The medical community has long stressed the importance of not drinking alcohol while pregnant.  But repeated claims that it is safe for a mother-to-be to drink small amount of alcohol has prompted the American Academy of Pediatrics to publish an updated report in its online journal Pediatrics.

There is no amount of alcohol that is safe to drink during any trimester of pregnancy notes the new report.

Alcohol-related disorders in newborns occur at even greater frequency than previously thought, it found, because such disorders have been “significantly unrecognized.”

Such disorders, in fact, are the most commonly identifiable cause of developmental delays and intellectual disabilities in children, said Janet F. Williams, a University of Texas physician and lead author of the report.

“The research suggests that the smartest choice for women who are pregnant is to just abstain from alcohol completely,” she said. “This message has been out there for a long time, that alcohol use is not healthy, and a lot of people just want that to be wrong.”

The report stated “about half of all childbearing-age women in the United States report consuming alcohol within the past month. In truth, some don’t yet realize they are pregnant. But nearly 8 percent of women said they continued consuming alcohol during pregnancy.

Women that binge-drink when they are not pregnant may be more likely to consume alcohol during pregnancy, researchers said.

Williams noted that there’s more than 30 years of research that clearly connects alcohol use during pregnancy with birth defects.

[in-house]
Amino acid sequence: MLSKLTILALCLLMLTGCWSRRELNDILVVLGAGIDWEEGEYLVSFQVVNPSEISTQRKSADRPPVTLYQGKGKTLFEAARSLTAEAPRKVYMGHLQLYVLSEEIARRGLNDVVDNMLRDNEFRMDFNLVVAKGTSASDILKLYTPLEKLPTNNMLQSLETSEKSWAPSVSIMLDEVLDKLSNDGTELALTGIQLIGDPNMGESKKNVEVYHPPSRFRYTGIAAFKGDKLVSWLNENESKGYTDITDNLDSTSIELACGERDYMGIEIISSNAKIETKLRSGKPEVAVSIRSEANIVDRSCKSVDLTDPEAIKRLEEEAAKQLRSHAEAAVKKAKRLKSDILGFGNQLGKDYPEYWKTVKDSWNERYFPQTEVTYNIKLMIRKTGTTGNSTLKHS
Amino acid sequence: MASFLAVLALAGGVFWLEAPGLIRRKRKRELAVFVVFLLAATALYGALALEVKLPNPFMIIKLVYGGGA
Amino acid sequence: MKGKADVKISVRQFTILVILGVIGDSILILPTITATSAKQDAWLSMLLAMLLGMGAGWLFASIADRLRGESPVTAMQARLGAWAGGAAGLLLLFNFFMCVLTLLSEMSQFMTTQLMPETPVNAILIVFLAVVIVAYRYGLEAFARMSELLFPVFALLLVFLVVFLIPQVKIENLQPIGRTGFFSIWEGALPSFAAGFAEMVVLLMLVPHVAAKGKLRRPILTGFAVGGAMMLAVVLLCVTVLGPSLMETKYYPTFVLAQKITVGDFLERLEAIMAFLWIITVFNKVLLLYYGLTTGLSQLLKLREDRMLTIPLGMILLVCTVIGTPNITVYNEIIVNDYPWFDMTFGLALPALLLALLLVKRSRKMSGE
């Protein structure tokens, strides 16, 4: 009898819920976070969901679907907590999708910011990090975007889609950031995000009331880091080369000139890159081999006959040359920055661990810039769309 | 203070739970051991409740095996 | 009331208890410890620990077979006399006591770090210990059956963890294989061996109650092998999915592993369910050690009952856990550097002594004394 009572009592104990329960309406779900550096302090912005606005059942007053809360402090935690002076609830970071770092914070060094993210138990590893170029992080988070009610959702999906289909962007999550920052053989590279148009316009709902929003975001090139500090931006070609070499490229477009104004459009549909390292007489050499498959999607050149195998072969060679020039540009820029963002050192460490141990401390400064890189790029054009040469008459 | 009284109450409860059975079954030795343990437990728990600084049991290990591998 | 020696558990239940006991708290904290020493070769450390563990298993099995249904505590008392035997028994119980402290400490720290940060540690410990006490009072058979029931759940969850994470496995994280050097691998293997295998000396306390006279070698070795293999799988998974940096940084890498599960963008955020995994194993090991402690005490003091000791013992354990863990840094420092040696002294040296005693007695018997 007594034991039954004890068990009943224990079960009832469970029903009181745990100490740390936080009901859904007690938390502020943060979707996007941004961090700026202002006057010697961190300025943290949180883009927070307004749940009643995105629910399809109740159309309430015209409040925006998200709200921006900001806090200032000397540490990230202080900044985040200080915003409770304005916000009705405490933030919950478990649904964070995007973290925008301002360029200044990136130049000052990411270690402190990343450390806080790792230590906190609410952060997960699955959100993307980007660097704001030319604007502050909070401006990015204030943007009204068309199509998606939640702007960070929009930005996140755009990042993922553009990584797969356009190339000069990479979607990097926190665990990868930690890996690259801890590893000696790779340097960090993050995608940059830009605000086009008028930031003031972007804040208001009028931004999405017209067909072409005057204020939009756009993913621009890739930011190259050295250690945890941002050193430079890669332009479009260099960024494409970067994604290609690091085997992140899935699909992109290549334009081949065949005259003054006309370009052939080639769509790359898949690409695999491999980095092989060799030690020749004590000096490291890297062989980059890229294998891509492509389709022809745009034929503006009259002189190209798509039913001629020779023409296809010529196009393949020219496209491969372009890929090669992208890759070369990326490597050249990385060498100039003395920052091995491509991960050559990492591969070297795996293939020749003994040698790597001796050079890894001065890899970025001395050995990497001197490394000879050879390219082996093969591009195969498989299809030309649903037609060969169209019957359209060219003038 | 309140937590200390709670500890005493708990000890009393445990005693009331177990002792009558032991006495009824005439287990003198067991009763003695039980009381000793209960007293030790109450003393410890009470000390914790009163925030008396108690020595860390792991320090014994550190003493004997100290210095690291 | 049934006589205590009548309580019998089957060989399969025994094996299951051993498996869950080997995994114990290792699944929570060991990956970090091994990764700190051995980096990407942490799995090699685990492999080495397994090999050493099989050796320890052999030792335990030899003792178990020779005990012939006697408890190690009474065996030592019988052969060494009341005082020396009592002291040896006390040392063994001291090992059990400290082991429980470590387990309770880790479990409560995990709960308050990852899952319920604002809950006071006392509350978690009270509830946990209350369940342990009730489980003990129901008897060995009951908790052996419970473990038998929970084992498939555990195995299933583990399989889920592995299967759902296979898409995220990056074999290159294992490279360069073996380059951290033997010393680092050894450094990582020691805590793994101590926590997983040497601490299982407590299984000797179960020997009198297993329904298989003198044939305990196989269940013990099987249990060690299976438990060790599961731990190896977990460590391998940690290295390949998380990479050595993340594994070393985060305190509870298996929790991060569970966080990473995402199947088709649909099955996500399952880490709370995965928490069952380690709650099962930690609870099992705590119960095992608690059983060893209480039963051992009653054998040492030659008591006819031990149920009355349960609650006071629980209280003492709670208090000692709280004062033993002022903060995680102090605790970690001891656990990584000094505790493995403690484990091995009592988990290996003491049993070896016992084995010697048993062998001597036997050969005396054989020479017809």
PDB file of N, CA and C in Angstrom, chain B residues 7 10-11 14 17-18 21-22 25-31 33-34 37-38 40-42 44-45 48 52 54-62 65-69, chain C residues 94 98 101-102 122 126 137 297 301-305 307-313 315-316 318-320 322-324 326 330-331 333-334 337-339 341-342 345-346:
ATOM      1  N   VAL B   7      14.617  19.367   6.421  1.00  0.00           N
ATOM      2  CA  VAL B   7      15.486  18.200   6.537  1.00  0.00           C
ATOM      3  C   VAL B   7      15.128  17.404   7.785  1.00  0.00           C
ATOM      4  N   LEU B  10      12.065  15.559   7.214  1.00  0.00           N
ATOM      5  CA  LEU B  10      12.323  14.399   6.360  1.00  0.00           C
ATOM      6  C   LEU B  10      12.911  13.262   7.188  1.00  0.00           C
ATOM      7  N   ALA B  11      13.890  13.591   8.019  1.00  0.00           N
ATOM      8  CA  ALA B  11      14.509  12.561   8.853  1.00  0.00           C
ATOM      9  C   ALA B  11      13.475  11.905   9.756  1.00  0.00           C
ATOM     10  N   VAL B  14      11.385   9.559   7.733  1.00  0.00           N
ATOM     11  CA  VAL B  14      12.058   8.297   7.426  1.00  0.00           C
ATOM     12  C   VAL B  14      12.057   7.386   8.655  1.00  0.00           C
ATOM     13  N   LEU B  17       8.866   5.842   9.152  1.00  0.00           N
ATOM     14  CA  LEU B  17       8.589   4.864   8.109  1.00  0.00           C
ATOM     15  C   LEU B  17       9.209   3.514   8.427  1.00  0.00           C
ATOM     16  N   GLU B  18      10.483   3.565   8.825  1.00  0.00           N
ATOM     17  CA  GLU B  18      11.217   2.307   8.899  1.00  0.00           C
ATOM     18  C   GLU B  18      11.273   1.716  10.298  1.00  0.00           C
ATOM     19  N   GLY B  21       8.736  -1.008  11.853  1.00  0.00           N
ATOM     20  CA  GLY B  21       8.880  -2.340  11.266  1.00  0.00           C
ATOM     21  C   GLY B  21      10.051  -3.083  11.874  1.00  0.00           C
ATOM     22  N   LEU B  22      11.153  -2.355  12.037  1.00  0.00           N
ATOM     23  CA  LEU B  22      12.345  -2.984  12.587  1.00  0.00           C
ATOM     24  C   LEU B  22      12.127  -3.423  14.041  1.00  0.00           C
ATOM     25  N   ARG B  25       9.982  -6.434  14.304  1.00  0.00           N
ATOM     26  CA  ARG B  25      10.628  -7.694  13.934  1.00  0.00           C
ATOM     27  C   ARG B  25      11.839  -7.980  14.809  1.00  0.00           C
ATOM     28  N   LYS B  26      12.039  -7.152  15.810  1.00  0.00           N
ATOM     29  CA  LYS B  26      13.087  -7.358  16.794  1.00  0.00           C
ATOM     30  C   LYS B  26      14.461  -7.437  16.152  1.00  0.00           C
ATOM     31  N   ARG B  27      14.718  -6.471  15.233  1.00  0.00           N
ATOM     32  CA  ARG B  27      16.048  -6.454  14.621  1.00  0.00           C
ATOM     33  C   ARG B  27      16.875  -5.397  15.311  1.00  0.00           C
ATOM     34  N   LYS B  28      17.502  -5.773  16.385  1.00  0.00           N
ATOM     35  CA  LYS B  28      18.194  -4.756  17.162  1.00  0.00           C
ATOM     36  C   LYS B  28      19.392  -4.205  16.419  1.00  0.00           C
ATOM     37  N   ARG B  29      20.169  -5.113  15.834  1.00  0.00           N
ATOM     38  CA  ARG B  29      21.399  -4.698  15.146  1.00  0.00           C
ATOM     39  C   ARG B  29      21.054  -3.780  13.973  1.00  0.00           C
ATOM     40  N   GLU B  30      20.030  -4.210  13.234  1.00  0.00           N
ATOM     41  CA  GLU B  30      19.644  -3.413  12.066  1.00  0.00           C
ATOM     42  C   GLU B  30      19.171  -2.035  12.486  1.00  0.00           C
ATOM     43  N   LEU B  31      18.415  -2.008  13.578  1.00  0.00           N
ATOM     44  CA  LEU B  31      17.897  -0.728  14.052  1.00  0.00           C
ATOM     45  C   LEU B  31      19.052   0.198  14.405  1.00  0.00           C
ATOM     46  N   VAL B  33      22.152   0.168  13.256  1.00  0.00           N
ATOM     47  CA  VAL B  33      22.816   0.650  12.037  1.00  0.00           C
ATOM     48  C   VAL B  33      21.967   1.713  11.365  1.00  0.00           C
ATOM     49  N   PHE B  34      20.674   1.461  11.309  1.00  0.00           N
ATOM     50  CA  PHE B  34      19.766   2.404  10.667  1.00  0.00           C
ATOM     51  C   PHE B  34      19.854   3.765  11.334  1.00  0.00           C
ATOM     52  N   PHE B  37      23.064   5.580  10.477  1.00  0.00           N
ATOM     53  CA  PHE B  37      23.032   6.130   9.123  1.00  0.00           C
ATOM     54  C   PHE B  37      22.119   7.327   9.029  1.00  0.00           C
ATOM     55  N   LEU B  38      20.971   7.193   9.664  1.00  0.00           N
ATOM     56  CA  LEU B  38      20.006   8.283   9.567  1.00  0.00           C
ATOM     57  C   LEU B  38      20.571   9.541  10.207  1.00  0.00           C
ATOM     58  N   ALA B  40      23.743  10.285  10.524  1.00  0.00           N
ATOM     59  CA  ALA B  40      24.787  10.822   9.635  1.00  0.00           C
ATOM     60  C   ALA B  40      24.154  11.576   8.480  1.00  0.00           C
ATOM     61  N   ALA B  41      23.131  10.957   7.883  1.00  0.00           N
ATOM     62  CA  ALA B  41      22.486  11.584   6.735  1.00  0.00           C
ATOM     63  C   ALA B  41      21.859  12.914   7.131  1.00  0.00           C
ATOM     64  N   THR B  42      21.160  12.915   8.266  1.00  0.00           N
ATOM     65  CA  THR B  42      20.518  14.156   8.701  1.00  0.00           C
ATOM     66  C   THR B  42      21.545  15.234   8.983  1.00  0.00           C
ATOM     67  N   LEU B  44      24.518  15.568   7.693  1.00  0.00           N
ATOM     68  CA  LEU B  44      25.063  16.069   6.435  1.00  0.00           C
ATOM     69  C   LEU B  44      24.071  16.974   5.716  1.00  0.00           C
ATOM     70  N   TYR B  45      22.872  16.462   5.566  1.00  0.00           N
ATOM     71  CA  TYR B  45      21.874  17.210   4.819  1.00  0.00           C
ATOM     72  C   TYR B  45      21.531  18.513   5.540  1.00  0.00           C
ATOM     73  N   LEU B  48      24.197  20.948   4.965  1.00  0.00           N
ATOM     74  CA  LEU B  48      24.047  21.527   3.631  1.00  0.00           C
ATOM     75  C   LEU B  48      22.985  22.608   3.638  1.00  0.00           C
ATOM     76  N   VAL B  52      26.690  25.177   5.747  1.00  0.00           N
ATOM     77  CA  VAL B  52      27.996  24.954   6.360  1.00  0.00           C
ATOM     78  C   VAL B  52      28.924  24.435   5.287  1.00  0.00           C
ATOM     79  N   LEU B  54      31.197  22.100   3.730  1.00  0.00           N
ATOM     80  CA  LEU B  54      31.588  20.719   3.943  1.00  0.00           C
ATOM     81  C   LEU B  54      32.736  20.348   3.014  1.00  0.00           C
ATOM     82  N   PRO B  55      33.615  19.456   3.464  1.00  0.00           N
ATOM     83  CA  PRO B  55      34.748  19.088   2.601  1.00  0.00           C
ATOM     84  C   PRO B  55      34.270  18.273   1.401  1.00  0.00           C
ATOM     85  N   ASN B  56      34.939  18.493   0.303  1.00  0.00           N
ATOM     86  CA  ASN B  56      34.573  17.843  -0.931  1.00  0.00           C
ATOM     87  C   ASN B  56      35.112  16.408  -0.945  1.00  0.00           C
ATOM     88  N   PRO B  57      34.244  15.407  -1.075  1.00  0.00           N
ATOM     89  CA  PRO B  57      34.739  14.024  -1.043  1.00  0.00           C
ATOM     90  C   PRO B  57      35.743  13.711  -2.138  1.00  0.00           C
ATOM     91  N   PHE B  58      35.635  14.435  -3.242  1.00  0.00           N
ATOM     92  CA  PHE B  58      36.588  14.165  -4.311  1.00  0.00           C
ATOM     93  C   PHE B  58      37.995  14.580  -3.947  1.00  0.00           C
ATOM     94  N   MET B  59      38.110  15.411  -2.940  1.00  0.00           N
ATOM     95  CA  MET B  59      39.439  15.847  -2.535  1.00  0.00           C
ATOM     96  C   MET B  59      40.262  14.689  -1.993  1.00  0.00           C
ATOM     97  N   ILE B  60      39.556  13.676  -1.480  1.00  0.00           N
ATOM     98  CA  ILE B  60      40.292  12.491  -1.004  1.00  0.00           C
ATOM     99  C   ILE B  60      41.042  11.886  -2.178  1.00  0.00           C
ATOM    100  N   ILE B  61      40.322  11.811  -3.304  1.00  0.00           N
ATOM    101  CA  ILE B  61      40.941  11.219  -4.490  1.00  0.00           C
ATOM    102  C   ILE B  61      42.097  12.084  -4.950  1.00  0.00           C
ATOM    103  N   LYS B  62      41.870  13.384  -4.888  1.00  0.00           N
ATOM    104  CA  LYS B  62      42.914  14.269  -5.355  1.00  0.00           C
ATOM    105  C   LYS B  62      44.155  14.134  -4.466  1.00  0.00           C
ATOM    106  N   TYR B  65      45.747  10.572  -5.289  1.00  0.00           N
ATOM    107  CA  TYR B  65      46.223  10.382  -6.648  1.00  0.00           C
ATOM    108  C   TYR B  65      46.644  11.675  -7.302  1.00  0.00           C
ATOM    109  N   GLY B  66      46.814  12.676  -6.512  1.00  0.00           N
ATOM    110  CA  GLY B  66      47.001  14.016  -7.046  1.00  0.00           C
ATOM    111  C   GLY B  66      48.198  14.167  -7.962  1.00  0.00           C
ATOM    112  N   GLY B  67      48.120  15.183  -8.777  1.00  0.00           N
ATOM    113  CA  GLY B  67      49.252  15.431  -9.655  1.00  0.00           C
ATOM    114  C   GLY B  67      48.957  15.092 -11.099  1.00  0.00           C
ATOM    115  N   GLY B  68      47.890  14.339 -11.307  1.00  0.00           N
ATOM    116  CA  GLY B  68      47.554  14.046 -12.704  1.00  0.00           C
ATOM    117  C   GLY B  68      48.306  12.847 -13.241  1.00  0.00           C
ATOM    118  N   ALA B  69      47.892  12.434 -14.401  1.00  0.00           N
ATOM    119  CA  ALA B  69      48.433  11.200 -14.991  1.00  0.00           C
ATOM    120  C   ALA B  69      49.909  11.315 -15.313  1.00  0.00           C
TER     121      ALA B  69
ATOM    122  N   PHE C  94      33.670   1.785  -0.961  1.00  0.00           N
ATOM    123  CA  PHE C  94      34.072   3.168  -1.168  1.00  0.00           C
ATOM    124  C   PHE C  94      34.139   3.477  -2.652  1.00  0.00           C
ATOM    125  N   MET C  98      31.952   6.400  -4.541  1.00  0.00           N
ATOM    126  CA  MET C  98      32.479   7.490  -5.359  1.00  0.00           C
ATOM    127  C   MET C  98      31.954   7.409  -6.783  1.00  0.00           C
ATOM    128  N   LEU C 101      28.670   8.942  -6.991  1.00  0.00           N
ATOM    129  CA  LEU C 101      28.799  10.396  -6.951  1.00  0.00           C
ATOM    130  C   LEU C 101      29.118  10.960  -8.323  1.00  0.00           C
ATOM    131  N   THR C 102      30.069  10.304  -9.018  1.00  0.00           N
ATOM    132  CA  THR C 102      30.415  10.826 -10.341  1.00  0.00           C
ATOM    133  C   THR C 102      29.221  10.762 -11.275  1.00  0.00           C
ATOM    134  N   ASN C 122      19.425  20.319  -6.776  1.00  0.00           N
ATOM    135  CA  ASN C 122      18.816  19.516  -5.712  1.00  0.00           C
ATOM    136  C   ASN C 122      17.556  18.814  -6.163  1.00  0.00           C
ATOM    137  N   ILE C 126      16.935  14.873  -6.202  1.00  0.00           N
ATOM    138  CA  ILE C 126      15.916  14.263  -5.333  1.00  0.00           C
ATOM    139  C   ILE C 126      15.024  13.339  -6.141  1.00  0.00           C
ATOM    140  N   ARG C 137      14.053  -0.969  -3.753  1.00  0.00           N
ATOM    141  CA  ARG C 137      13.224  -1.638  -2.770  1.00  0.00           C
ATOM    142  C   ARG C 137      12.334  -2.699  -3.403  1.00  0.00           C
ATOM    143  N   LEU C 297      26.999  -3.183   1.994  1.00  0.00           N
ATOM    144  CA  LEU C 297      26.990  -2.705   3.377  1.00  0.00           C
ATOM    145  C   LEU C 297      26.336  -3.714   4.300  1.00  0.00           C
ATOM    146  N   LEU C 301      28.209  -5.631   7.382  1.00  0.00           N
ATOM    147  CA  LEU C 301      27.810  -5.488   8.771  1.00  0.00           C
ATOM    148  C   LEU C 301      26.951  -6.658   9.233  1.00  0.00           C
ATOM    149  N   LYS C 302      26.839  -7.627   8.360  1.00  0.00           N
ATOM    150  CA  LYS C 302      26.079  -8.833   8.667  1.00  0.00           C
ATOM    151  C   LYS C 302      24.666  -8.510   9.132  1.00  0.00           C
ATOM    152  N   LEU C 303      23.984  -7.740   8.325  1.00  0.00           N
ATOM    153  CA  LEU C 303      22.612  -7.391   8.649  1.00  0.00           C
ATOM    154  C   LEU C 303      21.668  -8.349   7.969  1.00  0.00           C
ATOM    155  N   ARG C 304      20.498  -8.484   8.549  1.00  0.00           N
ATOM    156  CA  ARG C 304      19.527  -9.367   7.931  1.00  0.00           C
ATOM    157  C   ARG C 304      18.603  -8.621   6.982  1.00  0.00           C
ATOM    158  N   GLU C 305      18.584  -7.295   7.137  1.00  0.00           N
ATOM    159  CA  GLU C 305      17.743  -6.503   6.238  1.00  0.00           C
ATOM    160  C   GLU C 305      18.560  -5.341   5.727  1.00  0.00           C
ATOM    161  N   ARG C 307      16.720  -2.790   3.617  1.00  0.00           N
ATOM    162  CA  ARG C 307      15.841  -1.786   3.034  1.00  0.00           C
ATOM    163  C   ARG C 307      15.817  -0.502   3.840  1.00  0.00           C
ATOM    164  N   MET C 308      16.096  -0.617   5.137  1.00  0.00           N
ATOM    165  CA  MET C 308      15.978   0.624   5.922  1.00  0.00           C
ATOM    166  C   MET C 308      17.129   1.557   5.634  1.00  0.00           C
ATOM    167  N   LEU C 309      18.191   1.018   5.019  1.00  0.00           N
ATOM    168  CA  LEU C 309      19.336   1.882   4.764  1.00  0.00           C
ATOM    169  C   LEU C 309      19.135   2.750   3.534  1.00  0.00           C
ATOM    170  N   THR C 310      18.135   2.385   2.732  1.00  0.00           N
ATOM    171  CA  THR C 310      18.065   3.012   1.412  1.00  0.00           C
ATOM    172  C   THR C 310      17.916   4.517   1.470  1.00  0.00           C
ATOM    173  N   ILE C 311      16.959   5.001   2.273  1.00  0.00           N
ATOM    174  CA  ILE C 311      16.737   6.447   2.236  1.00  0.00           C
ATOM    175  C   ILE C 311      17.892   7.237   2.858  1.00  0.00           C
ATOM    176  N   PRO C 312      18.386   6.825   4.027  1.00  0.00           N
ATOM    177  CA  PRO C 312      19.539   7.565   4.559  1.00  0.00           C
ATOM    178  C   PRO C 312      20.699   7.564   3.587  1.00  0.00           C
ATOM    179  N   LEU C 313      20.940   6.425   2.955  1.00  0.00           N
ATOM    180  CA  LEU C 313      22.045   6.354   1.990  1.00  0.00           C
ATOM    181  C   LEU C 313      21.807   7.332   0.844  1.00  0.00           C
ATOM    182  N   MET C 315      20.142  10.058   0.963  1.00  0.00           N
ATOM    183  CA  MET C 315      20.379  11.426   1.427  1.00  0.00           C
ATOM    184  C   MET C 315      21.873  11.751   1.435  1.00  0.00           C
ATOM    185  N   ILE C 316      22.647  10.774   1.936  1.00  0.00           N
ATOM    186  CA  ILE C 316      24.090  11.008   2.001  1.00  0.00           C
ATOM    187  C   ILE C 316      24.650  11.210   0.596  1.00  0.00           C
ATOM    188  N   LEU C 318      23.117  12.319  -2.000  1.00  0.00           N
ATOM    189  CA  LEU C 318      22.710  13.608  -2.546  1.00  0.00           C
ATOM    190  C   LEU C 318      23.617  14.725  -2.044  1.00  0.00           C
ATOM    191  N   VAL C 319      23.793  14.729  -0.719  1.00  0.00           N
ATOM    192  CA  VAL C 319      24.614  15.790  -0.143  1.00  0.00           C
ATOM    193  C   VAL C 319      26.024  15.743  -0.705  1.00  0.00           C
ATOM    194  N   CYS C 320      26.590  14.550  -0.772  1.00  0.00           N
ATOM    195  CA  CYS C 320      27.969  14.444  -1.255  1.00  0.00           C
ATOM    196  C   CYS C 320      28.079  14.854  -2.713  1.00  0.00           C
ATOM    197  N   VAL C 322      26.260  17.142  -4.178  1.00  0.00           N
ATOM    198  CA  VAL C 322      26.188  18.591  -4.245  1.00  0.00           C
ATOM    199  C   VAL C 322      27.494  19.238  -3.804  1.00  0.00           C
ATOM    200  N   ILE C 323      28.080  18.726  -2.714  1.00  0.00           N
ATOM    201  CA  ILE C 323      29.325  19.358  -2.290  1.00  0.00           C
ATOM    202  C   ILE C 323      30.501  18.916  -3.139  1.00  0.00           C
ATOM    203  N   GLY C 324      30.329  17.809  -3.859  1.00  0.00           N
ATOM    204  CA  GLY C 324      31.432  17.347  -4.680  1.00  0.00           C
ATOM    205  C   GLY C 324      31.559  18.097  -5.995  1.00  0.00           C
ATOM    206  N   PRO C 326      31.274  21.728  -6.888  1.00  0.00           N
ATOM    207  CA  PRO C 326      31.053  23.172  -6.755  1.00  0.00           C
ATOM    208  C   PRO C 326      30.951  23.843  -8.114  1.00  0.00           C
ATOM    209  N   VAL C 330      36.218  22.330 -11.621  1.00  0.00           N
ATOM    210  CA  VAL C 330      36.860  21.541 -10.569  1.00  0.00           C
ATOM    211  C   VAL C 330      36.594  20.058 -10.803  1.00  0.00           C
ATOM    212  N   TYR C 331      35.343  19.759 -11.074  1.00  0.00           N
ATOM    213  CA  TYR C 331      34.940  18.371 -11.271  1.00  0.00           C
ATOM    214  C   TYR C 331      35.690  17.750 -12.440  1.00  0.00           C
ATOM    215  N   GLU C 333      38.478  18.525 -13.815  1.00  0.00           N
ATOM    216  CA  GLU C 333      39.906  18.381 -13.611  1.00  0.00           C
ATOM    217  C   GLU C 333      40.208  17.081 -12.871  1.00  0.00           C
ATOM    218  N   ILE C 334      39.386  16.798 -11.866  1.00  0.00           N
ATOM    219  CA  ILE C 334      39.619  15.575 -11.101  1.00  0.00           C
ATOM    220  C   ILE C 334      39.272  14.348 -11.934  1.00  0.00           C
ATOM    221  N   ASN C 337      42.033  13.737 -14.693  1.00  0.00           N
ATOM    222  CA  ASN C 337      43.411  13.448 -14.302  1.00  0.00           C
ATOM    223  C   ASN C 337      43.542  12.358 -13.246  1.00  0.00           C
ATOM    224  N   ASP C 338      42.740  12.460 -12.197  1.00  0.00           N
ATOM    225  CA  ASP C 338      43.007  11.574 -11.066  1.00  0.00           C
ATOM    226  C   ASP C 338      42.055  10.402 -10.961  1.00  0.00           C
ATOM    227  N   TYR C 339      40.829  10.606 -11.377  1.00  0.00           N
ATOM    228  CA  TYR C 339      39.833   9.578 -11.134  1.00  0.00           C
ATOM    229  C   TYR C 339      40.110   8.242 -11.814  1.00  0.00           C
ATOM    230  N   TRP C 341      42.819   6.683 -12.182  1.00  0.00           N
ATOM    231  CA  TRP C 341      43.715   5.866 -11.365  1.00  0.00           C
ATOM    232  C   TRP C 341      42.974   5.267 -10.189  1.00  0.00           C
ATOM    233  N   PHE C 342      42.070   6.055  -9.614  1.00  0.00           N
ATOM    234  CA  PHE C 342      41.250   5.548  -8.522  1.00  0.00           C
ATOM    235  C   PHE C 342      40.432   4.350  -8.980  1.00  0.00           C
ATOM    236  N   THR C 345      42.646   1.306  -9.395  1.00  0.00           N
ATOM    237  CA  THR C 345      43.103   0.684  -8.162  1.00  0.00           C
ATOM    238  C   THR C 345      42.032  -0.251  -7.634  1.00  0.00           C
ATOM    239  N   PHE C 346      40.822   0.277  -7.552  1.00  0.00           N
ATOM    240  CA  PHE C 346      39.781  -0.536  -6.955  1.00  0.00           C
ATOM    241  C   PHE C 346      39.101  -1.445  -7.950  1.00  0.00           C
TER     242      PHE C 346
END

The academy reports that another study found an increased risk of retardation of growth in infants even when a pregnant woman’s consumption was limited to one alcoholic drink per day — a 1.5-ounce shot of distilled spirits, 5 ounces of wine or 12 ounces of beer.

Drinking in the first trimester of pregnancy compared with no drinking resulted in 12 times the odds of giving birth to a child with fetal alcohol spectrum.

First- and second-trimester drinking increased those odds by 61 times, with those drinking throughout the duration of pregnancy increasing the odds by a factor of 65.

Children affected by fetal alcohol spectrum, Dr. Williams said, are notably smaller with smaller or less apparent facial features and flatness in the middle region of the face. Attention deficit hyperactivity disorder also is strongly associated with alcohol, while neurological and cognitive problems can include the inability to form concepts, make plans and speak fluently. Additional problems can occur with social interaction and relationships.

“No alcohol is the safe choice,” Dr. Williams said. “No alcohol means no [fetal alcohol spectrum disorders]. I don’t want people to feel badly if they were using alcohol and found out they were pregnant. That happens. But they must know at that moment, if they stop, they have a definitely lower risk of their child having problems than they would if they continue drinking.”

Sources: David Templeton,

Carl Nierenberg,